Authorities in Iran must fully respect the rights of protestors calling for justice for Mahsa Amini, the young woman who died in custody after being arrested for allegedly violating strict dress codes, the UN human rights office, OHCHR, said on Tuesday. Later in the day, the UN chief said he was becoming “increasingly concerned” about reports of the death toll rising, “including women and children.”
OHCHR said it was very concerned about the continued violent response to the protests, as well as communications restrictions affecting phones, the internet and social media, Spokesperson Ravina Shamdasani told journalists in Geneva.
Ms. Amini, 22, was arrested by Iran’s “morality police” in the capital, Tehran, on 13 September, for allegedly not wearing a hijab in full compliance with mandatory requirements.
She fell into a coma shortly after collapsing at a detention centre and died three days later from a heart attack, according to the authorities.
In his statement released via his Spokesperson, UN Secretary-General António Guterres said he had been following events closely, and he called on security forces to stop using “unnecessary or disproportionate force”.
He appealed for restraint, to avoid any escalation: “We underline the need for prompt, impartial and effective investigation into Ms. Mahsa Amini’s death by an independent competent authority.”
OHCHR’s Ms. Shamdasani noted that the Iranian Government had so far failed to launch an “adequate investigation” into the circumstances surrounding Ms. Amini’s death.
Wave of demonstrations
Since her death, thousands have joined anti-government demonstrations throughout the country.
Security forces have responded at times with live ammunition, and many people have been killed, injured and detained in the protests.
Violent response to protests
On Saturday, State media put the number killed at 41, she added. However, non-governmental organizations monitoring the situation have reported a higher number of deaths, including of women and children, and hundreds injured across at least 11 provinces.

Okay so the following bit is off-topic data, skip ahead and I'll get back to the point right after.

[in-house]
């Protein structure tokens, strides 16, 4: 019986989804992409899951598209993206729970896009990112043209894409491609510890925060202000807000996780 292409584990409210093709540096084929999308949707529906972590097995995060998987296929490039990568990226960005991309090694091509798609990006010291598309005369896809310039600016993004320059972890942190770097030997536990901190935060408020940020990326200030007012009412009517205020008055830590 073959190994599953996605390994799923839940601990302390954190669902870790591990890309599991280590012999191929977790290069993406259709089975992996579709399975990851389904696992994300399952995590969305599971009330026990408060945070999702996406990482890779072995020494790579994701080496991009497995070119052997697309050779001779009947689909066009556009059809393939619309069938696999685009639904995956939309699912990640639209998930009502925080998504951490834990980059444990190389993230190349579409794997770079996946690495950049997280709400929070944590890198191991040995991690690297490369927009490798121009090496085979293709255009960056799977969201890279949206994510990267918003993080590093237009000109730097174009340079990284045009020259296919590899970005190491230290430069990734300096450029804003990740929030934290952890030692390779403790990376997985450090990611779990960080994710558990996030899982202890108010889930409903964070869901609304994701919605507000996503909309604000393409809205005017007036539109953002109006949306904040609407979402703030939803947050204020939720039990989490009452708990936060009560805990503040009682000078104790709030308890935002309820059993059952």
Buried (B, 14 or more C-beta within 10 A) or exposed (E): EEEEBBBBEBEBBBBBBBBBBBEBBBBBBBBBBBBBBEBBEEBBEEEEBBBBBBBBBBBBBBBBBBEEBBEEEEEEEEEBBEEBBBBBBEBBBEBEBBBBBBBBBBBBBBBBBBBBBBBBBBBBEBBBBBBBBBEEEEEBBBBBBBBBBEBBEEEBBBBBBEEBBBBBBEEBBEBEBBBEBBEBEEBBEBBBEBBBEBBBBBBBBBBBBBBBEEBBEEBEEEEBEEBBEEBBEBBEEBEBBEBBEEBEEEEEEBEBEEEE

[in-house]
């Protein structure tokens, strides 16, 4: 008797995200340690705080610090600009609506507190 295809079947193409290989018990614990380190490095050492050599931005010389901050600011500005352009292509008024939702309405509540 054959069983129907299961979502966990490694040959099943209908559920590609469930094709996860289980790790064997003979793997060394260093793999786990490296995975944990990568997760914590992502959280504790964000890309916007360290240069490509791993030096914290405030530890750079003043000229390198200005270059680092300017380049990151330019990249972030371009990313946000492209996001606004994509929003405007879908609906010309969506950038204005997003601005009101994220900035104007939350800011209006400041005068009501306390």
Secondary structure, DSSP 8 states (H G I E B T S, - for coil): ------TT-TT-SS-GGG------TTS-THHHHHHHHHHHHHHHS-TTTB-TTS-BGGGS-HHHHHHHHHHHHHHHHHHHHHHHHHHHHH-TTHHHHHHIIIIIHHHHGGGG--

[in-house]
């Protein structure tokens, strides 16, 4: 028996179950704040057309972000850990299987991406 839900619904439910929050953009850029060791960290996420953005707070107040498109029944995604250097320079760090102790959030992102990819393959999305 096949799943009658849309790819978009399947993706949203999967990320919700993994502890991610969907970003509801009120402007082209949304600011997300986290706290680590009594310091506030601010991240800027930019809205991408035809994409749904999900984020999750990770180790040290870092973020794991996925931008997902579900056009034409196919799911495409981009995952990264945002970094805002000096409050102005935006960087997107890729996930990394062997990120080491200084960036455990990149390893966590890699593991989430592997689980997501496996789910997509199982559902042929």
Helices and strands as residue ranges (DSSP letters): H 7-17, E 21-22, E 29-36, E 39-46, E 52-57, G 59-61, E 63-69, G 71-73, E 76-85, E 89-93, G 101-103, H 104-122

“We are extremely concerned by comments by some leaders vilifying protesters, and by the apparent unnecessary and disproportionate use of force against protesters,” said Ms. Shamdasani.
“Firearms must never be used simply to disperse an assembly. In the context of assemblies, they should only be used in cases of an imminent threat to life or of serious injury.”
Number of arrests unknown
Meanwhile, reports indicate that hundreds of people have also been arrested, including human rights defenders, lawyers, civil society activists, and at least 18 journalists. The Government has not announced the overall number of arrests.
Ms. Shamdasani reported that in the province of Gilan alone, the police chief said 739 people, including 60 women, had been detained during three days of protests.
OHCHR called on the authorities to ensure the rights to due process and to release all who have been arbitrarily detained.
‘Persistent impunity’ for violations
“We are concerned that the disruption to communications services has serious effects on people’s ability to exchange information, to carry out economic activities and to access public services,” she continued.
“This undermines numerous human rights, notably the right to freedom of expression. We call on the authorities to fully restore Internet access.”
OHCHR also expressed concern over “the persistent impunity with respect to human rights violations in Iran”, including the recurring deaths of protesters due to the alleged use of lethal force by security forces in November 2019, July 2021, and May of this year.
“Our Office reiterates our call upon the Iranian authorities to fully respect the rights to freedom of opinion, expression, peaceful assembly and association, as a State party to the International Covenant on Civil and Political Rights,” said Ms. Shamdasani.